Posted on June 13, 2018
The Wizard (1989)
The Wizard is a family film directed by Todd Holland. It stars Luke Edwards, Fred Savage, and Jenny Lewis as Jimmy, Corey, and Haley.
Christian Slater (Heathers/Mr. Robot) and Beau Bridges (Stargate SG-1/Masters of Sex) also star in this film for some strange reason.
The Wizard features an endless array of Nintendo adverts that are tied together with a story about a video game savant.
This film was also the film debut of Tobey Maguire (Spider-Man).
The Story (SPOILERS)
Jimmy Woods is a young boy with PTSD (or maybe Autism). His twin sister Jennifer drowned two years earlier and that makes him sad.
He won’t shut up about going to California, endlessly annoying his mother Christine and his stepfather.
Jimmy’s father Sam lives with his older sons Nick and Corey. Corey, upset with his dad, sneaks Jimmy out of a mental institute. They decide to run away to Los Angeles.
Nick and Sam chase after Jimmy and Corey, in competition with a sleazy bounty hunter named Mr. Putnam (hired by Bateman and Christine). They argue and try to prevent each other from catching up to the boys.
At a bus station, Jimmy and Corey meet Haley Brooks. They discover that Jimmy is ridiculously good at playing video games.
They agree to take Jimmy to “Video Armageddon”, a tournament held in Universal Studios (CALIFORNIA!) with a grand prize of $50,000.
The trio hitchhike their way to their destination, using Jimmy’s skills to hustle people for money. They eventually meet Lucas Barton, a popular but egotistic collector who owns a Power Glove.
He proves his skills and proclaims that he will also be entering the tournament.
Corey and Haley learn that the lunchbox Jimmy carries (in almost every shot) contains photos of his sister and their family. Corey explains that he and Nick are Jimmy’s half brothers and that their mother died when Corey was young.
The trio arrive in Reno and Jimmy trains on arcade machines, aiming to improve his skills with a Nintendo-sponsored montage. Putnam arrives and Haley gets him thrown out by falsely accusing him of “touching her breast”.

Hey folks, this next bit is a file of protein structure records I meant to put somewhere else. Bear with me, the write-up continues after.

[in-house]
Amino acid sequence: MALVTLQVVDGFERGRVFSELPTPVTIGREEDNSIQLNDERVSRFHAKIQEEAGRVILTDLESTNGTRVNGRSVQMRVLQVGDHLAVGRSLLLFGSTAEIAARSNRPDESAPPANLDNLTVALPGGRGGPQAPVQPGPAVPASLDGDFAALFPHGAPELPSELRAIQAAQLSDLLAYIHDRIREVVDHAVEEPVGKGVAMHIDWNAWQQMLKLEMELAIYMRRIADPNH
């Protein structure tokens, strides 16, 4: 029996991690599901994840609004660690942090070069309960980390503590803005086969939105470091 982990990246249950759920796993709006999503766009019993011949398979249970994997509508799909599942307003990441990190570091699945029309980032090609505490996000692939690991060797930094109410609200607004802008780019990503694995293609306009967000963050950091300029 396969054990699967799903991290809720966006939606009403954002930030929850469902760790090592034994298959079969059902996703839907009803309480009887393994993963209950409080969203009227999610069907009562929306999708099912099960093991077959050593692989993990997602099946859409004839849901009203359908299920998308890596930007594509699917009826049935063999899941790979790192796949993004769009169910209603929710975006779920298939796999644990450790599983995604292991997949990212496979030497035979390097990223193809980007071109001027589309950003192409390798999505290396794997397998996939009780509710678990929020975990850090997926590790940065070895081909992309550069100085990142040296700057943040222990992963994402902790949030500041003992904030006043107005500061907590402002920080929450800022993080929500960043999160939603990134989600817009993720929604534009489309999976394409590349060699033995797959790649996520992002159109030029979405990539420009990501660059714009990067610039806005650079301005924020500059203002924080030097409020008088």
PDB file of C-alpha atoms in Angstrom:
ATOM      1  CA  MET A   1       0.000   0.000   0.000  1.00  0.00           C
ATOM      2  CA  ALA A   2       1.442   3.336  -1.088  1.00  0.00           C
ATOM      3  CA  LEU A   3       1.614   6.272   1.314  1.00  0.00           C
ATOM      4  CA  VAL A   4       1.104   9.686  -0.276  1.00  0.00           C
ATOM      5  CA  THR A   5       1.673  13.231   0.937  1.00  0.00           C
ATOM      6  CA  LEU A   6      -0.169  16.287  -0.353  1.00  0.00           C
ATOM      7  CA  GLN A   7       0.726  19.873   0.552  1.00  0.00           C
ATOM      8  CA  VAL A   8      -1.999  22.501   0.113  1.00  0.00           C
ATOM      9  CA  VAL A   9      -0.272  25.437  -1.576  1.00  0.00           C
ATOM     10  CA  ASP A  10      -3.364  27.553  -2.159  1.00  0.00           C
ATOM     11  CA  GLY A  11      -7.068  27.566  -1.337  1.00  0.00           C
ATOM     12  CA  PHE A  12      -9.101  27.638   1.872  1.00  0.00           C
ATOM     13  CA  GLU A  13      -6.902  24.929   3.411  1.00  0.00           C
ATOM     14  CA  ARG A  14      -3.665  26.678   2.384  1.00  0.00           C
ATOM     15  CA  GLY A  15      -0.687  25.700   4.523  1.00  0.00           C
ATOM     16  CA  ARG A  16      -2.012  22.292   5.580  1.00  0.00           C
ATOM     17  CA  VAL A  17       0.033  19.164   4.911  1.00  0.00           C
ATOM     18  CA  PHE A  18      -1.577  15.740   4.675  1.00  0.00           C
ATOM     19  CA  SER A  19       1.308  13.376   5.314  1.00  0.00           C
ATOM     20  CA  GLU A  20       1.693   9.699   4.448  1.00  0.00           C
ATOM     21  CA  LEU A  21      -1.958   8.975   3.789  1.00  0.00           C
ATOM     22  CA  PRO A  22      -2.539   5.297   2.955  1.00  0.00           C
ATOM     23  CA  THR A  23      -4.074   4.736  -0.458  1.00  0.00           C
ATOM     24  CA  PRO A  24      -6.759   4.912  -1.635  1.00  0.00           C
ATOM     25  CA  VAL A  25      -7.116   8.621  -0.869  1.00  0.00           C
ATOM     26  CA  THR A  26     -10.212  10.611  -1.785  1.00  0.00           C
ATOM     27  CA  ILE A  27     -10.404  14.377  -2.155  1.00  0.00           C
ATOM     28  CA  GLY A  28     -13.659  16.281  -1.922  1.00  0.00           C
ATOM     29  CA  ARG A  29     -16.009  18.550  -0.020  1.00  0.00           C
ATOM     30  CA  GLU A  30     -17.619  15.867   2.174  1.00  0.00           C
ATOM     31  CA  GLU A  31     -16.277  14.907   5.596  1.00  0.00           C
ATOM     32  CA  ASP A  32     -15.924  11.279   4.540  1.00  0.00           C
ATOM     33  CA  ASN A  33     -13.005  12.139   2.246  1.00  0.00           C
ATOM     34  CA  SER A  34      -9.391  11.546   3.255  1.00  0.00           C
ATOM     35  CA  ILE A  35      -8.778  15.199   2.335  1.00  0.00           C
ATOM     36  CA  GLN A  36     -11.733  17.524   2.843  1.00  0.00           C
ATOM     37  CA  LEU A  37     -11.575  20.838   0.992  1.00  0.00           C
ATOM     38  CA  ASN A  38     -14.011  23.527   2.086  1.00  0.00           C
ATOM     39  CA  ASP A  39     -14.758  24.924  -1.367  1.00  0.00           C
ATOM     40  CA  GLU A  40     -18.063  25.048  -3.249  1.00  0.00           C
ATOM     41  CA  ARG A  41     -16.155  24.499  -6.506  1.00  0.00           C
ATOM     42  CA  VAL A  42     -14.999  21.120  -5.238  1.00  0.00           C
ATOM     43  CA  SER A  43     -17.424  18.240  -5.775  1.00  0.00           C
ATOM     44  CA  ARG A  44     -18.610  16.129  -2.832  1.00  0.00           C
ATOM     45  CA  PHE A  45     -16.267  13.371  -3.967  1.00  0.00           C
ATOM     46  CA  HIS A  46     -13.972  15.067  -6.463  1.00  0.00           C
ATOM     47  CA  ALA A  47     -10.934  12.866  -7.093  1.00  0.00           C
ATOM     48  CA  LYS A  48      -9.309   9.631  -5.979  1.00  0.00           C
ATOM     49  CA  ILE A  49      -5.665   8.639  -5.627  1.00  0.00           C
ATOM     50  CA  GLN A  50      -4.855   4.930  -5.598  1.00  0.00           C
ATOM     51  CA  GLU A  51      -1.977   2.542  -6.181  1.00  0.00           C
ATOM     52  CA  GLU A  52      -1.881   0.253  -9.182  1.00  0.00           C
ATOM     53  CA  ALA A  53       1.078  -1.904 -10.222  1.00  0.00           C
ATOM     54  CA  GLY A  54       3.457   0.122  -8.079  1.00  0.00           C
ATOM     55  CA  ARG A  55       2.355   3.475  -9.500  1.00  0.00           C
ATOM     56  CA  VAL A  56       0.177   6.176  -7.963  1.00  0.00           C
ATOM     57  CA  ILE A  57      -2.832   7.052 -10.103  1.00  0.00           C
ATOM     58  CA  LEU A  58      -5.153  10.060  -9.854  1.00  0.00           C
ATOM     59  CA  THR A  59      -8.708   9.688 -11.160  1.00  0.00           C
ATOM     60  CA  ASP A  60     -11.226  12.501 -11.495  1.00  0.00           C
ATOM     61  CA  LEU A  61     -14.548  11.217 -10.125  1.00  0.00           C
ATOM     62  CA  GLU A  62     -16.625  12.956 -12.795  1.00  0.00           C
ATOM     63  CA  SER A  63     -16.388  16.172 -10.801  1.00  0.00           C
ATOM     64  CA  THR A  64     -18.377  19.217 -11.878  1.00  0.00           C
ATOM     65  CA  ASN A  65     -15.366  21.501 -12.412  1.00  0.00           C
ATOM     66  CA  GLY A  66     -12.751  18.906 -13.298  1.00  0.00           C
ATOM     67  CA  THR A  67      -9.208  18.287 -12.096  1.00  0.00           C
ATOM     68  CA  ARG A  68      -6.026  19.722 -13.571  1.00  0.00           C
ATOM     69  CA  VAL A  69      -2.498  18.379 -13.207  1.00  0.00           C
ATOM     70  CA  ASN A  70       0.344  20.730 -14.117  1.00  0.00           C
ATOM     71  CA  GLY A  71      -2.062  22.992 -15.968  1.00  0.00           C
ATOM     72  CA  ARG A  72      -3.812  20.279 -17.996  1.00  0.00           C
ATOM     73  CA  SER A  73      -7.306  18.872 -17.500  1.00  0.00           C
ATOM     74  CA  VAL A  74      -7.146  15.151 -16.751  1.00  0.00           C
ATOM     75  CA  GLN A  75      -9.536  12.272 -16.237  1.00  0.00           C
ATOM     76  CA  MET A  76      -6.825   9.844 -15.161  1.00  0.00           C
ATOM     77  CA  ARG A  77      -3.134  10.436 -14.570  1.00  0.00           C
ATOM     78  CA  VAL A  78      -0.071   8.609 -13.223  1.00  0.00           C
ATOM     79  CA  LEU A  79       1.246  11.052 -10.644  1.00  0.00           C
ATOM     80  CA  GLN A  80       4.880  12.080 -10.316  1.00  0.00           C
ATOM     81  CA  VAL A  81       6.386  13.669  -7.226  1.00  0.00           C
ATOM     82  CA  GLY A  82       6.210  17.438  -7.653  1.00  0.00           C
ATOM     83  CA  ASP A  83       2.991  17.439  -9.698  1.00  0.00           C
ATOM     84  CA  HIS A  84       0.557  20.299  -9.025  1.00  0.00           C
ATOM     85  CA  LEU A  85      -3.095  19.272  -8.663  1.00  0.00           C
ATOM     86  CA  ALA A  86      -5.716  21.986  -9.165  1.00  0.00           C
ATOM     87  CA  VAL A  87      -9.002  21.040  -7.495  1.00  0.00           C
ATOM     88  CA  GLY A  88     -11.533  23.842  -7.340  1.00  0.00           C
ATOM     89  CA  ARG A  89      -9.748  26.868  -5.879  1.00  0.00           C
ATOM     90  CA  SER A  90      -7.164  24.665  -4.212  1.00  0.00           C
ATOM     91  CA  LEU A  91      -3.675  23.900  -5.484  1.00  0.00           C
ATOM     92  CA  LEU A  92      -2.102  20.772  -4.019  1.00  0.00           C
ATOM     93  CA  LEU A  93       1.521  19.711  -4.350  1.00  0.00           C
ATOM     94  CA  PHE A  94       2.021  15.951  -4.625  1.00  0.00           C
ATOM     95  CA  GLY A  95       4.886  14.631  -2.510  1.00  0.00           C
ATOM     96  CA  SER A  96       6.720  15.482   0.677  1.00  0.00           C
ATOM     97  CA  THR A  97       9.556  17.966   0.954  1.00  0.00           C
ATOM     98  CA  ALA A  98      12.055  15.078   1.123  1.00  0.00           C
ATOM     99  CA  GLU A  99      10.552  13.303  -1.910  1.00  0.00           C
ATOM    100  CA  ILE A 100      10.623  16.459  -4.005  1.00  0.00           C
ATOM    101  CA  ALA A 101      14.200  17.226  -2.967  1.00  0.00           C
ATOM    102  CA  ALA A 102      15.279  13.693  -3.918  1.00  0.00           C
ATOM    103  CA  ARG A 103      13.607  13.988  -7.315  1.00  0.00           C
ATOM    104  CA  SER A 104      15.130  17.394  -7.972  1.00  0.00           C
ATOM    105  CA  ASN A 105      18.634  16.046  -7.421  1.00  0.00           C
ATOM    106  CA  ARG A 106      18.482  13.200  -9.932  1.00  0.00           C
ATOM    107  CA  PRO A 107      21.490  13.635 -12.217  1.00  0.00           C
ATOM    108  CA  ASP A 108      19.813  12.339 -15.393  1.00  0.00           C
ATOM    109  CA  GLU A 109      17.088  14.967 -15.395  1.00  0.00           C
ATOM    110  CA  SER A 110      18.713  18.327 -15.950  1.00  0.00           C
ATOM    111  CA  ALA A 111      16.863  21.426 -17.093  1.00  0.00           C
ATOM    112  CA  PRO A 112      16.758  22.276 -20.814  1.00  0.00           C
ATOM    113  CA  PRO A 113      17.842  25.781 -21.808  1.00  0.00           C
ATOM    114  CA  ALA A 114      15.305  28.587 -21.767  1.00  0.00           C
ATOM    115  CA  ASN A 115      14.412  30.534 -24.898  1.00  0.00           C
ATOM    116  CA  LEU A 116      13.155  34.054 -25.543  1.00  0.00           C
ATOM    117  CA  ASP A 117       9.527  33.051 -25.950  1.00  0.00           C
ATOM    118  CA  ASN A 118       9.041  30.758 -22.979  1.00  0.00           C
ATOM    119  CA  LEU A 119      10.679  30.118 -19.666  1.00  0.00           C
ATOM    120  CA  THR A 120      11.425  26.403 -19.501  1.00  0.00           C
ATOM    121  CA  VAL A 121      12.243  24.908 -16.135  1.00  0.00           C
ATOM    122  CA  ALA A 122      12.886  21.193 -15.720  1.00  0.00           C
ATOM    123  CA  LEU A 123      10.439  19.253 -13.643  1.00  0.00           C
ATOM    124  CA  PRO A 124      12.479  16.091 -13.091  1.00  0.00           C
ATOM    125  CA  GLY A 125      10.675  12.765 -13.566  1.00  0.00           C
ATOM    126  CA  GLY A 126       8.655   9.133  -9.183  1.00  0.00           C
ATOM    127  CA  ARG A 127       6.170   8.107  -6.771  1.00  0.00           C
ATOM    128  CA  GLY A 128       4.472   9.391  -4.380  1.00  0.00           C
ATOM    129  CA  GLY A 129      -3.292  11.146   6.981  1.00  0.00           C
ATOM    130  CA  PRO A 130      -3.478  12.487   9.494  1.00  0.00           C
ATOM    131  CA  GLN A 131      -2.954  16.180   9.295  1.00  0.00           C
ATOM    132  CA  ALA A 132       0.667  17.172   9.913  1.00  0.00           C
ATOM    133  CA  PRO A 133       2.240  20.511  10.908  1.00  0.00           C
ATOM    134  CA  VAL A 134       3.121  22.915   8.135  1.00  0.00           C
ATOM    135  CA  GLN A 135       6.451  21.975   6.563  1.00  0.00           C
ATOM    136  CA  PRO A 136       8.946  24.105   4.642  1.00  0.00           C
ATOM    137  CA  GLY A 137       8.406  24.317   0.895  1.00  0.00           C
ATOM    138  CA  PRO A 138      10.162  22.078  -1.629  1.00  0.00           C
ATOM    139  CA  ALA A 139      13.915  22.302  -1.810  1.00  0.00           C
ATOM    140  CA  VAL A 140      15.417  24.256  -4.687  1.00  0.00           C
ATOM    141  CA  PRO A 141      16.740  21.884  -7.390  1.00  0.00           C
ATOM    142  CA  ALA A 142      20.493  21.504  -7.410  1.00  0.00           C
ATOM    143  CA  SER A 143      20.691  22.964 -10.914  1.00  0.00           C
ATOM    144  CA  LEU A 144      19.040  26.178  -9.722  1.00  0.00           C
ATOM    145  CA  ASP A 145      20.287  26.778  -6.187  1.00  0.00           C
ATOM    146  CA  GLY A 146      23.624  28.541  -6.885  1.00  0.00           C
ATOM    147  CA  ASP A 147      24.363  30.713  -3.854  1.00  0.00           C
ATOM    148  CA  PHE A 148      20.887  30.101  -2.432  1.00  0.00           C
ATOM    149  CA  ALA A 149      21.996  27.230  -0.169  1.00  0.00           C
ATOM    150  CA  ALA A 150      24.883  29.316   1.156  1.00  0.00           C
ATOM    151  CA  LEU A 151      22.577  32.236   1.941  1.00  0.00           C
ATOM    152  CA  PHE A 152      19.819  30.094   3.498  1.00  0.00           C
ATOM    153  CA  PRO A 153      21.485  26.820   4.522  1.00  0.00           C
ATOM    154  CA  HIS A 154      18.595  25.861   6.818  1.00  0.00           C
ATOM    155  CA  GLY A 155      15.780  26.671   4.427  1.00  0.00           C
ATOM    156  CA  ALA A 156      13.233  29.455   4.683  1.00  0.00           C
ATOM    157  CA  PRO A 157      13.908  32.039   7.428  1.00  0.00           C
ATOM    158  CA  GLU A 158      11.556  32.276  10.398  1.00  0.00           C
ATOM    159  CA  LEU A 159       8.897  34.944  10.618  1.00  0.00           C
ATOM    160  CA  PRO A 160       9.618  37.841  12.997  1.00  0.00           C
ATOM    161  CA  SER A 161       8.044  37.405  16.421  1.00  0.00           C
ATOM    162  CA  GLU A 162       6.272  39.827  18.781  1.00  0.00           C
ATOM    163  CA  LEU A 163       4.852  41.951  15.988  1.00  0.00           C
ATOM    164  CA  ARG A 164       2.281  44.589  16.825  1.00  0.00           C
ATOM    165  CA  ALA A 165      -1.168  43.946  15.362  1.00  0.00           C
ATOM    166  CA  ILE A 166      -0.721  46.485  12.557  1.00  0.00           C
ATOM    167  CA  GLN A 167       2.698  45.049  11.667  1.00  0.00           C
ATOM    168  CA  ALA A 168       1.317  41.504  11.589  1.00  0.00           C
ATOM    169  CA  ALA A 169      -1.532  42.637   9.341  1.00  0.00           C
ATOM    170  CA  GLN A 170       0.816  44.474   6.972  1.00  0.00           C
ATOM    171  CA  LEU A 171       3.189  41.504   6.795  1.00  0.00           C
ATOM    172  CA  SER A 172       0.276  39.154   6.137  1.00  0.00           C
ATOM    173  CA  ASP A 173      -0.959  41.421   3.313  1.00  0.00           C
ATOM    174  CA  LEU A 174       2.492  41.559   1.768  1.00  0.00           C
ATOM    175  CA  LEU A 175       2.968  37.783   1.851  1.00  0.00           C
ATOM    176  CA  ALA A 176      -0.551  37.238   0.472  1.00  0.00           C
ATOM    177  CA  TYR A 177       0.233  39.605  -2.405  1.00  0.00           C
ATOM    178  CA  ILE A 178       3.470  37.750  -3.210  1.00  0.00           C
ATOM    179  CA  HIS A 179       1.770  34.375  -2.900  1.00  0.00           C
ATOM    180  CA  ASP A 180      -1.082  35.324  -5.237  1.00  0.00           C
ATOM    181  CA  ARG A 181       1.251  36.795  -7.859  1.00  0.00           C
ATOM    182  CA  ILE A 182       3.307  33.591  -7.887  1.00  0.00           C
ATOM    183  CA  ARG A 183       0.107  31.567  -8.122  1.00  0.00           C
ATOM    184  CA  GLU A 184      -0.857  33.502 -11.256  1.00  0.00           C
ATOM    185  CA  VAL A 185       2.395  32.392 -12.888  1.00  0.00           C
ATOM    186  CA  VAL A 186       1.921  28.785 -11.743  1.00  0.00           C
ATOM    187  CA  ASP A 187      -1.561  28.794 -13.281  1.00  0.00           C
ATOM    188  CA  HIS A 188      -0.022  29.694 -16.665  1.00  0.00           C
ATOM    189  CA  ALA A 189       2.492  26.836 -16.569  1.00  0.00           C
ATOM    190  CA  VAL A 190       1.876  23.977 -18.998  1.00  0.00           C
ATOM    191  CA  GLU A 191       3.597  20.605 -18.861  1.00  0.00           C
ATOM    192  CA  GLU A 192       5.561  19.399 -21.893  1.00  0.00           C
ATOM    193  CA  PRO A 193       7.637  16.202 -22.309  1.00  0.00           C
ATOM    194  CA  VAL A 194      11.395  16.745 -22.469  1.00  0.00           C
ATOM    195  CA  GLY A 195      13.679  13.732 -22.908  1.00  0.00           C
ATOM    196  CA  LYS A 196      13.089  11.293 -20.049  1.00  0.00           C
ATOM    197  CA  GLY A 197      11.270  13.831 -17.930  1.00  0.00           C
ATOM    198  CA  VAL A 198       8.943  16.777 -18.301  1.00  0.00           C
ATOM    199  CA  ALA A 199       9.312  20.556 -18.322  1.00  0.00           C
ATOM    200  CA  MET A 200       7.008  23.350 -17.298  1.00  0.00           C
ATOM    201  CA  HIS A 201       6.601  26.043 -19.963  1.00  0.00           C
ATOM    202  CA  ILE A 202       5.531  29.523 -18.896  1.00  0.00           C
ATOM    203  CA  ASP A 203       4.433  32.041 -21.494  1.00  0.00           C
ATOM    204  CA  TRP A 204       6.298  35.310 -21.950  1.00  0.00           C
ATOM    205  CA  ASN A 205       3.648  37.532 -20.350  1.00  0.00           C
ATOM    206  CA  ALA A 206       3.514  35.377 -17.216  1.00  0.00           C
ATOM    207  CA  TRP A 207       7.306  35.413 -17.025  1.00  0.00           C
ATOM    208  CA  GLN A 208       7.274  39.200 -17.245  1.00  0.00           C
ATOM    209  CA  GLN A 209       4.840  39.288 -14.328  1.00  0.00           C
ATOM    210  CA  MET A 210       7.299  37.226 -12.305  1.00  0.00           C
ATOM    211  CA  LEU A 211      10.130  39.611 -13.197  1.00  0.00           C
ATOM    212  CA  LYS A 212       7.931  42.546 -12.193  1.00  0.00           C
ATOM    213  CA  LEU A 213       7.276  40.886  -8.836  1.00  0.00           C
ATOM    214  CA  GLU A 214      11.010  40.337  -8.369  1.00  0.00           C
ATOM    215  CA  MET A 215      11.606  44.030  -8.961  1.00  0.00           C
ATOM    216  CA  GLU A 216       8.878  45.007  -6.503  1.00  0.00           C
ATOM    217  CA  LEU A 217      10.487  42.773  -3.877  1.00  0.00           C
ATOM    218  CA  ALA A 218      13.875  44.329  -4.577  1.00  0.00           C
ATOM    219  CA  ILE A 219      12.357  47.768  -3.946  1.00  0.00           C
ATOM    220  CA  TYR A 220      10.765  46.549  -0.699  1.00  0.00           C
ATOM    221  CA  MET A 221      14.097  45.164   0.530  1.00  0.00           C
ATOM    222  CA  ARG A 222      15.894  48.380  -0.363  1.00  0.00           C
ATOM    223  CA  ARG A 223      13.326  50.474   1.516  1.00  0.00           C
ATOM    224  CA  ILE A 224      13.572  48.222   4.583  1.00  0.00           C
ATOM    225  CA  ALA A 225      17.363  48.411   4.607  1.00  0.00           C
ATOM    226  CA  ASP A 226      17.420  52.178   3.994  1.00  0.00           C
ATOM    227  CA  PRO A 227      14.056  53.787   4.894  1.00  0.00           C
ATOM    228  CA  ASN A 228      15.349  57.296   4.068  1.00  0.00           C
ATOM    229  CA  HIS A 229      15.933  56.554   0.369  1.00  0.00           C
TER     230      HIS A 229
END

The children arrive at Haley’s home, a messy abandoned trailer. She explains that her late mother was a gambler and wants to use the prize money to help her dad buy a proper house.
Putnam arrives and tries to take Jimmy again. Haley summons some truckers to help Jimmy and they escape to the tournament.
Jimmy enters the tournament and qualifies as a finalist. The over-enthusiastic host announces that the final round will involve a new game, Super Mario Bros. 3.
The three finalists play and Jimmy falls behind. He wins at the last second by using the game’s Warp Whistle.
While the family heads back home, Jimmy spots the Cabazon Dinosaurs and gets his family to stop. Corey finds Jimmy looking at a photo of his family there.
They realize that Jimmy wanted to leave the lunchbox there in his sister’s memory. The film ends with Jimmy going home with Sam, his brothers, and Haley.
As the credits begin to roll, the song “I Found My Way” by Sally Dworsky plays.
The Wizard was “Product Placement: The Film” for me as a kid. Even at a young age, I was quick to pick up on the obvious Nintendo adverts.
The film is forced, poorly paced, and the character reasoning is completely bizarre. Jimmy’s obsession with California is annoying and his motivation could’ve been explained far earlier.
The dialog is a stilted mess that makes the film progress at a grinding pace. There isn’t much to admire, even if Nintendo is an interesting topic for a film.
Scorpion’s “Send Me An Angel” is well used for a transitional track. Christian Slater and Beau Bridges have a decent “B-plot” with them connecting over the film.
All of the child actors (except Lucas) were passable, even with the awful dialog (just keep your powergloves off her pal, huh).
Overall, this is just a mediocre movie with little substance. If you’re intrigued by the concept of a Nintendo themed film, it wasn’t the worst (that honor goes to the Super Mario Bros. Movie).
There isn’t much justification for watching it, but if you really want to check it out, do so at your own risk.